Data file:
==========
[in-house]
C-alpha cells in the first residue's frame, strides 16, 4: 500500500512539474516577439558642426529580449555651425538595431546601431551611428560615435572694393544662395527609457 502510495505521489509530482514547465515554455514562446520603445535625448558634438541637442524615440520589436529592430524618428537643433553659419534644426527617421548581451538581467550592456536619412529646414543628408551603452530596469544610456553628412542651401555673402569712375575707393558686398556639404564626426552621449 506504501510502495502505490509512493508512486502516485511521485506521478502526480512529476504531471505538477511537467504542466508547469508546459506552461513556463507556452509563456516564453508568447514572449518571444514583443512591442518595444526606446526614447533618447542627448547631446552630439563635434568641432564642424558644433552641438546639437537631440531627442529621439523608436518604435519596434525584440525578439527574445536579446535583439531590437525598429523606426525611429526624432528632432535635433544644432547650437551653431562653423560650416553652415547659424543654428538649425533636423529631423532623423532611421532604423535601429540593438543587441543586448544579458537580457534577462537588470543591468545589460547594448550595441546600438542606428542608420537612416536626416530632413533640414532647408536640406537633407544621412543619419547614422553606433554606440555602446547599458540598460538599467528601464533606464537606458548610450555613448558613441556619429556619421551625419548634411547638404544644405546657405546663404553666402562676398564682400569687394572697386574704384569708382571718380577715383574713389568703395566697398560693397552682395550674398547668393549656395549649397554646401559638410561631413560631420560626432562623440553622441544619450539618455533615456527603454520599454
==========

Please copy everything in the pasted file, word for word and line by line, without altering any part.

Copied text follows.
[in-house]
C-alpha cells in the first residue's frame, strides 16, 4: 500500500512539474516577439558642426529580449555651425538595431546601431551611428560615435572694393544662395527609457 502510495505521489509530482514547465515554455514562446520603445535625448558634438541637442524615440520589436529592430524618428537643433553659419534644426527617421548581451538581467550592456536619412529646414543628408551603452530596469544610456553628412542651401555673402569712375575707393558686398556639404564626426552621449 506504501510502495502505490509512493508512486502516485511521485506521478502526480512529476504531471505538477511537467504542466508547469508546459506552461513556463507556452509563456516564453508568447514572449518571444514583443512591442518595444526606446526614447533618447542627448547631446552630439563635434568641432564642424558644433552641438546639437537631440531627442529621439523608436518604435519596434525584440525578439527574445536579446535583439531590437525598429523606426525611429526624432528632432535635433544644432547650437551653431562653423560650416553652415547659424543654428538649425533636423529631423532623423532611421532604423535601429540593438543587441543586448544579458537580457534577462537588470543591468545589460547594448550595441546600438542606428542608420537612416536626416530632413533640414532647408536640406537633407544621412543619419547614422553606433554606440555602446547599458540598460538599467528601464533606464537606458548610450555613448558613441556619429556619421551625419548634411547638404544644405546657405546663404553666402562676398564682400569687394572697386574704384569708382571718380577715383574713389568703395566697398560693397552682395550674398547668393549656395549649397554646401559638410561631413560631420560626432562623440553622441544619450539618455533615456527603454520599454